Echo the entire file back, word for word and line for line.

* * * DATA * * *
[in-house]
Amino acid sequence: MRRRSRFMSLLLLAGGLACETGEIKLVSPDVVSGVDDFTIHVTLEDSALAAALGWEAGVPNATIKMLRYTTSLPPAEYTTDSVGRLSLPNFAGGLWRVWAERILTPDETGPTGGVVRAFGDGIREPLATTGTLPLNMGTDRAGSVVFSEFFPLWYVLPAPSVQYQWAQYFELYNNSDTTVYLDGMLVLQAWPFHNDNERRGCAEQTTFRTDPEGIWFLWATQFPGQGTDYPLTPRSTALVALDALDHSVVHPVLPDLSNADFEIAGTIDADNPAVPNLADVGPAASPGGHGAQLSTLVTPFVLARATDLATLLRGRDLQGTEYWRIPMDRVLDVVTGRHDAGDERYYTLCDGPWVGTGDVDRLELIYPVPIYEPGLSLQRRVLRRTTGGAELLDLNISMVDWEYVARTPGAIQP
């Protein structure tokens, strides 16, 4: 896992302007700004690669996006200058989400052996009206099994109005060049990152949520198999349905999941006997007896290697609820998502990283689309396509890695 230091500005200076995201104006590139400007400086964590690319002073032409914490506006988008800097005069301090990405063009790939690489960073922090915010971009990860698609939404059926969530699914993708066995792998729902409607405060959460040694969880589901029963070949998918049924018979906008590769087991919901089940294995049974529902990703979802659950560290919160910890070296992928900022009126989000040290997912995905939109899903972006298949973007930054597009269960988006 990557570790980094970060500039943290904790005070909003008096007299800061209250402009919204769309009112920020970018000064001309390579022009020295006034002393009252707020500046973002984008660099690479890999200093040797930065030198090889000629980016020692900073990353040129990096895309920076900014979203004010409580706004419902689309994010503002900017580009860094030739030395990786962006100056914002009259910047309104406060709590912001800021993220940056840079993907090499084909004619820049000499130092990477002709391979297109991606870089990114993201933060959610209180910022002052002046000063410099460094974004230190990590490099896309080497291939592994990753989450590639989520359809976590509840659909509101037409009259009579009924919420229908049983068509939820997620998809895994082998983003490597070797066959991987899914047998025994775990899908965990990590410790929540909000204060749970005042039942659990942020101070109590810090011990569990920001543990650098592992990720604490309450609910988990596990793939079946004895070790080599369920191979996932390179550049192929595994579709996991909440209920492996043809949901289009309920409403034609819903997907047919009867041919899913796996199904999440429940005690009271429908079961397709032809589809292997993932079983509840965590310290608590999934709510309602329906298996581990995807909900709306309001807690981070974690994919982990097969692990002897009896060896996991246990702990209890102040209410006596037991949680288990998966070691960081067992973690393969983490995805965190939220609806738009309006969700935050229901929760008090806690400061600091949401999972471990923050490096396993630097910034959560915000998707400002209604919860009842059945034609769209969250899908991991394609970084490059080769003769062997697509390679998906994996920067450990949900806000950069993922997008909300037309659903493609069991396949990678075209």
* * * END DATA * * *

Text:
[in-house]
Amino acid sequence: MRRRSRFMSLLLLAGGLACETGEIKLVSPDVVSGVDDFTIHVTLEDSALAAALGWEAGVPNATIKMLRYTTSLPPAEYTTDSVGRLSLPNFAGGLWRVWAERILTPDETGPTGGVVRAFGDGIREPLATTGTLPLNMGTDRAGSVVFSEFFPLWYVLPAPSVQYQWAQYFELYNNSDTTVYLDGMLVLQAWPFHNDNERRGCAEQTTFRTDPEGIWFLWATQFPGQGTDYPLTPRSTALVALDALDHSVVHPVLPDLSNADFEIAGTIDADNPAVPNLADVGPAASPGGHGAQLSTLVTPFVLARATDLATLLRGRDLQGTEYWRIPMDRVLDVVTGRHDAGDERYYTLCDGPWVGTGDVDRLELIYPVPIYEPGLSLQRRVLRRTTGGAELLDLNISMVDWEYVARTPGAIQP
């Protein structure tokens, strides 16, 4: 896992302007700004690669996006200058989400052996009206099994109005060049990152949520198999349905999941006997007896290697609820998502990283689309396509890695 230091500005200076995201104006590139400007400086964590690319002073032409914490506006988008800097005069301090990405063009790939690489960073922090915010971009990860698609939404059926969530699914993708066995792998729902409607405060959460040694969880589901029963070949998918049924018979906008590769087991919901089940294995049974529902990703979802659950560290919160910890070296992928900022009126989000040290997912995905939109899903972006298949973007930054597009269960988006 990557570790980094970060500039943290904790005070909003008096007299800061209250402009919204769309009112920020970018000064001309390579022009020295006034002393009252707020500046973002984008660099690479890999200093040797930065030198090889000629980016020692900073990353040129990096895309920076900014979203004010409580706004419902689309994010503002900017580009860094030739030395990786962006100056914002009259910047309104406060709590912001800021993220940056840079993907090499084909004619820049000499130092990477002709391979297109991606870089990114993201933060959610209180910022002052002046000063410099460094974004230190990590490099896309080497291939592994990753989450590639989520359809976590509840659909509101037409009259009579009924919420229908049983068509939820997620998809895994082998983003490597070797066959991987899914047998025994775990899908965990990590410790929540909000204060749970005042039942659990942020101070109590810090011990569990920001543990650098592992990720604490309450609910988990596990793939079946004895070790080599369920191979996932390179550049192929595994579709996991909440209920492996043809949901289009309920409403034609819903997907047919009867041919899913796996199904999440429940005690009271429908079961397709032809589809292997993932079983509840965590310290608590999934709510309602329906298996581990995807909900709306309001807690981070974690994919982990097969692990002897009896060896996991246990702990209890102040209410006596037991949680288990998966070691960081067992973690393969983490995805965190939220609806738009309006969700935050229901929760008090806690400061600091949401999972471990923050490096396993630097910034959560915000998707400002209604919860009842059945034609769209969250899908991991394609970084490059080769003769062997697509390679998906994996920067450990949900806000950069993922997008909300037309659903493609069991396949990678075209």